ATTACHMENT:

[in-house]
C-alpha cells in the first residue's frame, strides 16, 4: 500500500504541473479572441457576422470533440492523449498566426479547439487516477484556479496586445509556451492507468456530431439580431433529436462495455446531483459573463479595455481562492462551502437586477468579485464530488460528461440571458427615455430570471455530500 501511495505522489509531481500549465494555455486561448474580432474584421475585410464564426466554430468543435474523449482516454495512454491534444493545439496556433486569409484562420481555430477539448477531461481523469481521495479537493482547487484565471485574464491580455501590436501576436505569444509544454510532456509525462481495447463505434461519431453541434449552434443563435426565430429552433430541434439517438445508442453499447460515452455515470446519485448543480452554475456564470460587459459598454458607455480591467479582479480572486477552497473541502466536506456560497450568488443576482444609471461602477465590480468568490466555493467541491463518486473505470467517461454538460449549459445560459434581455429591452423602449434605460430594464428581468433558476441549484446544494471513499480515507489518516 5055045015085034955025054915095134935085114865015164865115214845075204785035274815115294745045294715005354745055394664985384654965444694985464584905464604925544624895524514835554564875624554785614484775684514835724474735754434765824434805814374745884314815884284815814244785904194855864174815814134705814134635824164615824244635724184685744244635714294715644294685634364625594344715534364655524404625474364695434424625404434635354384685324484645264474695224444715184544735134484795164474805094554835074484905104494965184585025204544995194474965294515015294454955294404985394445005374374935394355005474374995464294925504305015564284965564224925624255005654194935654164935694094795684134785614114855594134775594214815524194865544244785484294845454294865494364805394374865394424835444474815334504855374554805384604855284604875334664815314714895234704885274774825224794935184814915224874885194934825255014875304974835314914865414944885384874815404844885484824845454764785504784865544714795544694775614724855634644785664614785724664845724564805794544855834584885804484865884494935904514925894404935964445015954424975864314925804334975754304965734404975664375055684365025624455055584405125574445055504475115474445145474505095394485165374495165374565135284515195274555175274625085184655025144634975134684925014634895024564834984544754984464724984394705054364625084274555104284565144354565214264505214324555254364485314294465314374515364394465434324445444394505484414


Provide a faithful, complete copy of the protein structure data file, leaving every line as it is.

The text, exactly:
[in-house]
C-alpha cells in the first residue's frame, strides 16, 4: 500500500504541473479572441457576422470533440492523449498566426479547439487516477484556479496586445509556451492507468456530431439580431433529436462495455446531483459573463479595455481562492462551502437586477468579485464530488460528461440571458427615455430570471455530500 501511495505522489509531481500549465494555455486561448474580432474584421475585410464564426466554430468543435474523449482516454495512454491534444493545439496556433486569409484562420481555430477539448477531461481523469481521495479537493482547487484565471485574464491580455501590436501576436505569444509544454510532456509525462481495447463505434461519431453541434449552434443563435426565430429552433430541434439517438445508442453499447460515452455515470446519485448543480452554475456564470460587459459598454458607455480591467479582479480572486477552497473541502466536506456560497450568488443576482444609471461602477465590480468568490466555493467541491463518486473505470467517461454538460449549459445560459434581455429591452423602449434605460430594464428581468433558476441549484446544494471513499480515507489518516 5055045015085034955025054915095134935085114865015164865115214845075204785035274815115294745045294715005354745055394664985384654965444694985464584905464604925544624895524514835554564875624554785614484775684514835724474735754434765824434805814374745884314815884284815814244785904194855864174815814134705814134635824164615824244635724184685744244635714294715644294685634364625594344715534364655524404625474364695434424625404434635354384685324484645264474695224444715184544735134484795164474805094554835074484905104494965184585025204544995194474965294515015294454955294404985394445005374374935394355005474374995464294925504305015564284965564224925624255005654194935654164935694094795684134785614114855594134775594214815524194865544244785484294845454294865494364805394374865394424835444474815334504855374554805384604855284604875334664815314714895234704885274774825224794935184814915224874885194934825255014875304974835314914865414944885384874815404844885484824845454764785504784865544714795544694775614724855634644785664614785724664845724564805794544855834584885804484865884494935904514925894404935964445015954424975864314925804334975754304965734404975664375055684365025624455055584405125574445055504475115474445145474505095394485165374495165374565135284515195274555175274625085184655025144634975134684925014634895024564834984544754984464724984394705054364625084274555104284565144354565214264505214324555254364485314294465314374515364394465434324445444394505484414